as a thermal barrier. We're going to frame, shear, and cover the walls with Tyvek until we sell our existing residence. The project may sit for a few months. Resuming construction should we use 2" foil faced polyiso or no foil faced? We can certainly use felt paper rather than Tyvek for house wrap?
    At this point with opposition with our framer, we'd like to do more than 2X6 open cell walls, but that is what he is comfortable doing.
    I'm thinking of using the 2" polyiso and set it on top of the 8" CMU stem? Could 1" EPS serve as a thermal break?
    We appreciate the articles, but doesn't help us enough to show, explain, and justify our desires on our project.
    Thank you

  9. User avatar GBA Editor
    Martin Holladay | | #9

    R Ferd,
    Q. "Should we use 2-inch foil-faced polyiso or no foil faced?"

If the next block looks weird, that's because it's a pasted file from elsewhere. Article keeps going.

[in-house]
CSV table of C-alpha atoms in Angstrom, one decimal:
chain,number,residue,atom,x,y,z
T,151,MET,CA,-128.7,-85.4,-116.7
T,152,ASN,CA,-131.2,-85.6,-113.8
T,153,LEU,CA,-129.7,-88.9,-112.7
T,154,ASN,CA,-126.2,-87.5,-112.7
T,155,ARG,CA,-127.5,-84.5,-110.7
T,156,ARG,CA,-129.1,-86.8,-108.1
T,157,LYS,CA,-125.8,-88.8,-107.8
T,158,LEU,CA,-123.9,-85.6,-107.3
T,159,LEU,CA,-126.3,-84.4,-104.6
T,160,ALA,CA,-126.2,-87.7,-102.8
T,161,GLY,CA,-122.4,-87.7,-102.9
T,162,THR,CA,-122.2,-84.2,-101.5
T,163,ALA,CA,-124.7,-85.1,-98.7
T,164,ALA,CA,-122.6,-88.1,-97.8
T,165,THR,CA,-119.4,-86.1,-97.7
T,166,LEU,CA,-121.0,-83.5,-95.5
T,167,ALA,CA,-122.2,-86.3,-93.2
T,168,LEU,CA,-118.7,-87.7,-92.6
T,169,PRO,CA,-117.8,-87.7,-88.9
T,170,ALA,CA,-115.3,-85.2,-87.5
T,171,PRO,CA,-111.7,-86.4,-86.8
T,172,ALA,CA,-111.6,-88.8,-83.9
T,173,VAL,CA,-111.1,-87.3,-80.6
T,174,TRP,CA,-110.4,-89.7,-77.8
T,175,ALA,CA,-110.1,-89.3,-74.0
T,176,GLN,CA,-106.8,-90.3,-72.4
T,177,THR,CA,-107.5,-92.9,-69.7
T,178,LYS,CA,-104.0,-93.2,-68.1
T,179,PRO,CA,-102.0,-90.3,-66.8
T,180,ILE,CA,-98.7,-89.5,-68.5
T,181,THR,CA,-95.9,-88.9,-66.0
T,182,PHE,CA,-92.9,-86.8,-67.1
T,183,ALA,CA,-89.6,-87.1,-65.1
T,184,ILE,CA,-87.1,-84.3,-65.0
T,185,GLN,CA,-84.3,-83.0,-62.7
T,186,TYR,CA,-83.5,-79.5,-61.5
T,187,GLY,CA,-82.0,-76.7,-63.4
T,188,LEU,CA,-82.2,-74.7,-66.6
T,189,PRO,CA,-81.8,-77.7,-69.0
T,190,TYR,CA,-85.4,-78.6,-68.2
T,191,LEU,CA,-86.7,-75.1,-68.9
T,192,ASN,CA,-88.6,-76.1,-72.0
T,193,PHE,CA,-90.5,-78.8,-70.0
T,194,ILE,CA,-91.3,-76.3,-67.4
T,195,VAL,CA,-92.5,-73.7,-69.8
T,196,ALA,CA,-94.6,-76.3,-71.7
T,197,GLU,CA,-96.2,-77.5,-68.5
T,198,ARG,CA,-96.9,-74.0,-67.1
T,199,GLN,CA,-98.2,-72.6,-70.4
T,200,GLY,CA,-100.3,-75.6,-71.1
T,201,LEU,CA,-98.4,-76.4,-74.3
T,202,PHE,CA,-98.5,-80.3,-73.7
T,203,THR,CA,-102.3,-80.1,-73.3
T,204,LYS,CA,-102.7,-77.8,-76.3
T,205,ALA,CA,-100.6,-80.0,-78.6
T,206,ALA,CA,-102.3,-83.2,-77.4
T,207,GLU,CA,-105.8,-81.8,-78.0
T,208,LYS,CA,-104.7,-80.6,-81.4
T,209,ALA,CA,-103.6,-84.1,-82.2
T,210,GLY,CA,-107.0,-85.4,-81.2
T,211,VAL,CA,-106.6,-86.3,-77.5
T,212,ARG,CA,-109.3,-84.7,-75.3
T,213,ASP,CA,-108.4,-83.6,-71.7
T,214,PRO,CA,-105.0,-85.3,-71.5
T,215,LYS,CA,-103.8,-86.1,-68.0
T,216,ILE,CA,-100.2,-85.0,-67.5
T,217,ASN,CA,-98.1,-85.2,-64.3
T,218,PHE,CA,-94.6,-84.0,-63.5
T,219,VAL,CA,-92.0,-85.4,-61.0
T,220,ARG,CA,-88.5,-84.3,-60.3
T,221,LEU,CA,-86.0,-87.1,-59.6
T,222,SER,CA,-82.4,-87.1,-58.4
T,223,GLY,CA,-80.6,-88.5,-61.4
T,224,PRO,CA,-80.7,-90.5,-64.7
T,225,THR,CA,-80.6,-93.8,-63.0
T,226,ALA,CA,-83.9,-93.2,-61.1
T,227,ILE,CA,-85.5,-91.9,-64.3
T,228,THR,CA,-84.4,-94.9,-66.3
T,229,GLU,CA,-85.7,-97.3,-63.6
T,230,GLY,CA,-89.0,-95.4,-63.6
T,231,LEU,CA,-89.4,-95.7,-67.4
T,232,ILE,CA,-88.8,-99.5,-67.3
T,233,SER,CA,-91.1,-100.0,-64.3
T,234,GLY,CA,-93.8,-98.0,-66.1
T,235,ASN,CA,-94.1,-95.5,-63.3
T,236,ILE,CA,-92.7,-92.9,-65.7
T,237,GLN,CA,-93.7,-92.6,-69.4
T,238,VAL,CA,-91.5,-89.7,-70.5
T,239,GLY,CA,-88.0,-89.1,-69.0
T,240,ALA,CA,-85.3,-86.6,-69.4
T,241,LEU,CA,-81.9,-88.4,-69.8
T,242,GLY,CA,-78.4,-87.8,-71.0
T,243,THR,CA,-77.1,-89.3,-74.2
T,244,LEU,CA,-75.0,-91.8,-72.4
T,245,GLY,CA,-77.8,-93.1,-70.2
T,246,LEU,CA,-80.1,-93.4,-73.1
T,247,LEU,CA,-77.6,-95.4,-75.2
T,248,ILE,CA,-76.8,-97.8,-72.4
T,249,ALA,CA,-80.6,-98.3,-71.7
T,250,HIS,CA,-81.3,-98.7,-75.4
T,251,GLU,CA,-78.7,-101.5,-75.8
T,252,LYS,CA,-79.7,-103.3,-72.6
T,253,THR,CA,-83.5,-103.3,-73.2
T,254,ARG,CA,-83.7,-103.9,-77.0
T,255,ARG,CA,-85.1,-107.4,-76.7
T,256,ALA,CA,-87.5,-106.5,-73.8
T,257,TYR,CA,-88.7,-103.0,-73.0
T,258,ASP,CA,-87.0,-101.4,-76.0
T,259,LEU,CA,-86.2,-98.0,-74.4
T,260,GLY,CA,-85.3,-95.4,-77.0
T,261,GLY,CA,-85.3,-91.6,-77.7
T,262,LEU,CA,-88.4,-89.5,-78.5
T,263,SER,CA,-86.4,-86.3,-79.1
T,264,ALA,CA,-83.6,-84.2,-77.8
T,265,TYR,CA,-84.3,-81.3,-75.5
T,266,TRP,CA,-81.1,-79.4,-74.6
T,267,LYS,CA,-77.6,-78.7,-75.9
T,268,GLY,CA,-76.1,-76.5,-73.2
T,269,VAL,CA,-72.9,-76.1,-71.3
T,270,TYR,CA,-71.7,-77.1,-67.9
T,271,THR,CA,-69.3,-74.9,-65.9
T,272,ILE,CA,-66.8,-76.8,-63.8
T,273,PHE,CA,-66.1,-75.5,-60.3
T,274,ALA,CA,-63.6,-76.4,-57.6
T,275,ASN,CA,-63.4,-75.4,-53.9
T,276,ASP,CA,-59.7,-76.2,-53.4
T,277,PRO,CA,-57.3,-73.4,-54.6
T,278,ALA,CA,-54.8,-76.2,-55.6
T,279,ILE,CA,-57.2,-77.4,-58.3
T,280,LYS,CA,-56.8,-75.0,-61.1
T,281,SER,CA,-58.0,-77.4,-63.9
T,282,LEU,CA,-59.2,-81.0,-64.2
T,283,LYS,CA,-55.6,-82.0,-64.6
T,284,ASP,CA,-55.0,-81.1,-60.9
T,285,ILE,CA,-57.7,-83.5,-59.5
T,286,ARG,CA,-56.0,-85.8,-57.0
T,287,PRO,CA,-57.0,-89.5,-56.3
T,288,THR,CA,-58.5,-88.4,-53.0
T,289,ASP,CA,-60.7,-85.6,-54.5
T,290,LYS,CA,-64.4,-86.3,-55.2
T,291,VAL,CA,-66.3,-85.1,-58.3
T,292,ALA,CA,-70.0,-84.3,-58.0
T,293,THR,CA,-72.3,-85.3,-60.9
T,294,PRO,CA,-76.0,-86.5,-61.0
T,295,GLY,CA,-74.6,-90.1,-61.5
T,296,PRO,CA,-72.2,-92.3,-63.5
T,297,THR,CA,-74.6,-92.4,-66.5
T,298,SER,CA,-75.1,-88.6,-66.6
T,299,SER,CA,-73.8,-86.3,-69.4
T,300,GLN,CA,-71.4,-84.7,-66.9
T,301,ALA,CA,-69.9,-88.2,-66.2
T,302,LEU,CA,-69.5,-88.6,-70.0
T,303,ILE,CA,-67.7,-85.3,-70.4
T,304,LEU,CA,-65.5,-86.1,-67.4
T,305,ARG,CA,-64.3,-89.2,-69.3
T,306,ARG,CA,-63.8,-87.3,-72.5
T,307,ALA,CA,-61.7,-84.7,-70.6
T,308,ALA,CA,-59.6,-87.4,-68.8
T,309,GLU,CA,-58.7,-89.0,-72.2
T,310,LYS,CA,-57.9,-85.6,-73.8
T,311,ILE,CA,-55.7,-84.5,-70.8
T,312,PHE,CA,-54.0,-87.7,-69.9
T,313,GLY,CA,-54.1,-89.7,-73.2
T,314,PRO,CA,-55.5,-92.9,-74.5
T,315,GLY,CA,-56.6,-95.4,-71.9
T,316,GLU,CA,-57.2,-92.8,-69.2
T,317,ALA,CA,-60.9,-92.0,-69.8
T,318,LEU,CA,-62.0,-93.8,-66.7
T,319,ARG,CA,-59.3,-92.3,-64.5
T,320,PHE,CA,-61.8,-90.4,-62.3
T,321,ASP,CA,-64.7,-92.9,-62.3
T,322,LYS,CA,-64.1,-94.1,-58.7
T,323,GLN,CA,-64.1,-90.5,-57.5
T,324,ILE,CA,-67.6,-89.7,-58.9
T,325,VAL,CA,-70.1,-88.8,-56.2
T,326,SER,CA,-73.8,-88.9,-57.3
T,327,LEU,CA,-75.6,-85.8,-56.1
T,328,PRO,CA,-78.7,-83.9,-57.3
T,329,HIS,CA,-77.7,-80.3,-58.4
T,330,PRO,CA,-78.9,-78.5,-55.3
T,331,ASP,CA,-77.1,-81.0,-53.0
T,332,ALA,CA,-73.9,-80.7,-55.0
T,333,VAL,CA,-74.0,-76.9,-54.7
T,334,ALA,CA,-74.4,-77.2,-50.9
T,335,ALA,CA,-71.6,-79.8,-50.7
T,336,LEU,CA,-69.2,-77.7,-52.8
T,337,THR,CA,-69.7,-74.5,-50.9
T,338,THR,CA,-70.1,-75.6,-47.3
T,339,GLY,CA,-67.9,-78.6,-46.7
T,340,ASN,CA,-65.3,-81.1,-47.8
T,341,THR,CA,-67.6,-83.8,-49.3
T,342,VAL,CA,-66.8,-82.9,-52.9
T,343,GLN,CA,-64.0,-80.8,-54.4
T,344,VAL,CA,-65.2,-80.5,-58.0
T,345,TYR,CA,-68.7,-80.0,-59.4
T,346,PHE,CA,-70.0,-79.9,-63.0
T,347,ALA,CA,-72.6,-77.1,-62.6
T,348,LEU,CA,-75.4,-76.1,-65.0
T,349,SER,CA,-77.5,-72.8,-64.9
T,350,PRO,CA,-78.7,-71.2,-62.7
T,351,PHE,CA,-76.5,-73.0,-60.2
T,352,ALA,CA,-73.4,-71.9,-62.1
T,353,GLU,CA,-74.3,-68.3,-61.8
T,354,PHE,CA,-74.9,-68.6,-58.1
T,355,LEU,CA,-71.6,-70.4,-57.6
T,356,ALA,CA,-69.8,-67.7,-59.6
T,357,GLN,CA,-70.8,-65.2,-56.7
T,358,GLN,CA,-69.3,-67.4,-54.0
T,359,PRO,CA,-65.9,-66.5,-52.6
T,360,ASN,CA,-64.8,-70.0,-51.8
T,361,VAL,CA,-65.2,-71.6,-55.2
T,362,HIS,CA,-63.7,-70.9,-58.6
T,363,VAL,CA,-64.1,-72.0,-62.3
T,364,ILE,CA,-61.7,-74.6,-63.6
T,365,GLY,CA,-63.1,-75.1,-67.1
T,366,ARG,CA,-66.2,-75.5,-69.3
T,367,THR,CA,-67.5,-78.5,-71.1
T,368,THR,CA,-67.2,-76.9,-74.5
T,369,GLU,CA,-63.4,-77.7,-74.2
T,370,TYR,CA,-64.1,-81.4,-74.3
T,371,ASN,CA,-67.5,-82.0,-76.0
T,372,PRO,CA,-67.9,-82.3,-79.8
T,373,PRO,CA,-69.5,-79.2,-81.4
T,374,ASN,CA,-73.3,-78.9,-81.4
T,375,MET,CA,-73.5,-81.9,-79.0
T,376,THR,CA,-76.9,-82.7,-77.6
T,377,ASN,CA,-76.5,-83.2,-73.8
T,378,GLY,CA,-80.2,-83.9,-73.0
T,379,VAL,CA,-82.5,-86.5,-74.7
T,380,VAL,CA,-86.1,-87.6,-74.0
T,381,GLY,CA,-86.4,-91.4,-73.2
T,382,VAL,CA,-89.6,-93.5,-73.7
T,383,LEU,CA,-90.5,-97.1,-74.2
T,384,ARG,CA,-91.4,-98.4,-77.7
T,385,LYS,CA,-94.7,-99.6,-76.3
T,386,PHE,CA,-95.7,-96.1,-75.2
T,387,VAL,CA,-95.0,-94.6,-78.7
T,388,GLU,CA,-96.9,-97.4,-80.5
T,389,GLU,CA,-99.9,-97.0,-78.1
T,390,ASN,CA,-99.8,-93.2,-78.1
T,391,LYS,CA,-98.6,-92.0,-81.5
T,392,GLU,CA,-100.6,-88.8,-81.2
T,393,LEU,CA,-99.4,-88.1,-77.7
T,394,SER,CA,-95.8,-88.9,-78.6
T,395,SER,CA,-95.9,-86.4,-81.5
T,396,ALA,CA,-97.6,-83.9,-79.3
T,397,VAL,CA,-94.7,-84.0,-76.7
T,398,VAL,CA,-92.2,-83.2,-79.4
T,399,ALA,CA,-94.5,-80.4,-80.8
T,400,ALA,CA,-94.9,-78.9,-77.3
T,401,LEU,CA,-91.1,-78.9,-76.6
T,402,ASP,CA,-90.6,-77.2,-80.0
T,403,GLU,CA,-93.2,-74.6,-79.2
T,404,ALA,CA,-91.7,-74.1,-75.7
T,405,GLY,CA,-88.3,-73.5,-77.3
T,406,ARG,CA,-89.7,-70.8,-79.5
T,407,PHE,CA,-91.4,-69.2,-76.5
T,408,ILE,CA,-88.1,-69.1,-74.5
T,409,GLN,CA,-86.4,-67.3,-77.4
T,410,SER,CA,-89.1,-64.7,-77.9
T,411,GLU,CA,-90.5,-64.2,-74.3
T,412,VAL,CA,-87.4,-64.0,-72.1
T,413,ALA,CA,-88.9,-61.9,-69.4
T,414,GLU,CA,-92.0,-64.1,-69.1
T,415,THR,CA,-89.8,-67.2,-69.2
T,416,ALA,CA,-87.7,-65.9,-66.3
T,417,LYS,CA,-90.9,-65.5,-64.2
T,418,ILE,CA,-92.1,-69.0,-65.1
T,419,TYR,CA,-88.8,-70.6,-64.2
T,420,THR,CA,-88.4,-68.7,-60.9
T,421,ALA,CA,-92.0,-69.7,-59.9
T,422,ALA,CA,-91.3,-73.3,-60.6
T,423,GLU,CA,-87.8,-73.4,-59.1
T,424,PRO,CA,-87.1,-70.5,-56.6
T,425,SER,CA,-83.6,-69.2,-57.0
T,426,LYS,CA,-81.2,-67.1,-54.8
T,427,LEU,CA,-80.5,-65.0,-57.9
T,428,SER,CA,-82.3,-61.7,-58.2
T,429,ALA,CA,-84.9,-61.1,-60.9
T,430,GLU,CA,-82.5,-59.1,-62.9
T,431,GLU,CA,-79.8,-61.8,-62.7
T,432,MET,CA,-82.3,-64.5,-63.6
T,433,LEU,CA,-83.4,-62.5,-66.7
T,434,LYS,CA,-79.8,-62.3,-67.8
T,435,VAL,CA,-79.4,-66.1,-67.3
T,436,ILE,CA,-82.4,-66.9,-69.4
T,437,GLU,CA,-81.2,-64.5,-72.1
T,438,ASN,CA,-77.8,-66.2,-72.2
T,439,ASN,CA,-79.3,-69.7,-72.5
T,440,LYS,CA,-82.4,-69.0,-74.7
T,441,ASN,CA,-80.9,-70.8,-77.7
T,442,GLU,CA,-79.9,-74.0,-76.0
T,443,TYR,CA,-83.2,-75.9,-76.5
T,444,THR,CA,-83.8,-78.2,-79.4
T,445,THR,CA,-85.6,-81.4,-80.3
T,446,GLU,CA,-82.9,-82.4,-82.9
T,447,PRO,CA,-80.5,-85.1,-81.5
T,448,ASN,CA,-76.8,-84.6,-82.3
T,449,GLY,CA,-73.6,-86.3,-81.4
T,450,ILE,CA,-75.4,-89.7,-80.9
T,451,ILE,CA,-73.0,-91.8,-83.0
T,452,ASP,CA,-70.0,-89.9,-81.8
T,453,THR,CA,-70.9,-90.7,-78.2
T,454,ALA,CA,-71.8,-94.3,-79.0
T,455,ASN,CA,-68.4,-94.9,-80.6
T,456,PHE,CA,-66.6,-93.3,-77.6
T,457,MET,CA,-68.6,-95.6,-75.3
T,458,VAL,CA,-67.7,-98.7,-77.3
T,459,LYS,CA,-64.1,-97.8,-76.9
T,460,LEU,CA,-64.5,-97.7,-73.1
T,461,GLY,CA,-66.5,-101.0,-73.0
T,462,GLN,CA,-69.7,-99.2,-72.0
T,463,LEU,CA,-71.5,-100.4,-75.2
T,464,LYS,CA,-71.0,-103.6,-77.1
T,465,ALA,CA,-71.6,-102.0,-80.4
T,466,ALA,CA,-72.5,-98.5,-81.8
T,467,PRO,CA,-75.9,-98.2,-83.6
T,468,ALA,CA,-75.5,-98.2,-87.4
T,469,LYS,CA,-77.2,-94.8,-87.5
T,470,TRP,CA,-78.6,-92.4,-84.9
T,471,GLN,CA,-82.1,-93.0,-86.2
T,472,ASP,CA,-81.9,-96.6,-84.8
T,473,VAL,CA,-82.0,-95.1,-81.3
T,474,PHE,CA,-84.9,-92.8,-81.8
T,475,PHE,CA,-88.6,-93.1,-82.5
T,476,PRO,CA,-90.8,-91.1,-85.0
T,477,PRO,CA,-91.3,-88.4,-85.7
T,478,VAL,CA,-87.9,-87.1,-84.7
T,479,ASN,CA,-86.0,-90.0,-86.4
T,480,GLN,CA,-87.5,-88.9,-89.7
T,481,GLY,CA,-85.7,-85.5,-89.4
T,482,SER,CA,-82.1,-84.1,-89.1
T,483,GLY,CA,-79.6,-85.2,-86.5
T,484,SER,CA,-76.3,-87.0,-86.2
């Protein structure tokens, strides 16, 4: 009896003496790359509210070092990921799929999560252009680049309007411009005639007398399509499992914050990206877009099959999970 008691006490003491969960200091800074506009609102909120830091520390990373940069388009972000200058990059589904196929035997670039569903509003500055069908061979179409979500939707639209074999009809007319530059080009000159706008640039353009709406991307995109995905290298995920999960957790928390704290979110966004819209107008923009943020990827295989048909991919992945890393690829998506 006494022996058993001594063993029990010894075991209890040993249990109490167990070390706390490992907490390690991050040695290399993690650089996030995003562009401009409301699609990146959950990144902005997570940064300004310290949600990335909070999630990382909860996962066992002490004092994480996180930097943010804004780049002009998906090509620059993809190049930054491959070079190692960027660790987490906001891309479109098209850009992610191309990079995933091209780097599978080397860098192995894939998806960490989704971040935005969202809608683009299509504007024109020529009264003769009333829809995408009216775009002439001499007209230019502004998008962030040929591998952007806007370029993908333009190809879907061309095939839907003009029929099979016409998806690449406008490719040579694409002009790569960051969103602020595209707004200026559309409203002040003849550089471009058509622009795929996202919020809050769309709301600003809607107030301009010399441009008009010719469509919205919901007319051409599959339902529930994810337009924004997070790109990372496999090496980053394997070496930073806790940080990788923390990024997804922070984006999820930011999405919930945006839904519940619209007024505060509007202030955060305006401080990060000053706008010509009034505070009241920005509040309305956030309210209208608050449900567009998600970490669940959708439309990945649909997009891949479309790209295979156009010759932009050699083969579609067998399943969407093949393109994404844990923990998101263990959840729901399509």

A. Either foil-faced polyiso or polyiso with a different facing will work. If the foil facing is adjacent to an air space (as it would be if you install furring strips on the exterior side of the polyiso), then the foil facing will add about R-1 or R-2 to the R-value of the adjacent air space.

    Q. "We can certainly use felt paper rather than Tyvek for housewrap?"

    A. Yes, either material is acceptable as a water-resistive barrier.

    Q. "I'm thinking of using the 2-inch polyiso and set it on top of the 8-inch CMU stem?"

    A. I'm not sure what you mean by "set it on top." If you are thinking of installing polyiso on the exterior side of a CMU foundation wall, you should know that polyiso cannot be used in contact with soil.

    Q. "Could 1-inch EPS serve as a thermal break?"

    A. I'm not sure what you mean by "serve as a thermal break." If you want to install a continuous layer of rigid foam on the exterior side of a 2x6 wall in Climate Zone 5, then the minimum R-value for that rigid foam is R-7.5. If that's the purpose you are thinking of, then 1 inch of EPS isn't enough. For more information on this issue, see Calculating the Minimum Thickness of Rigid Foam Sheathing.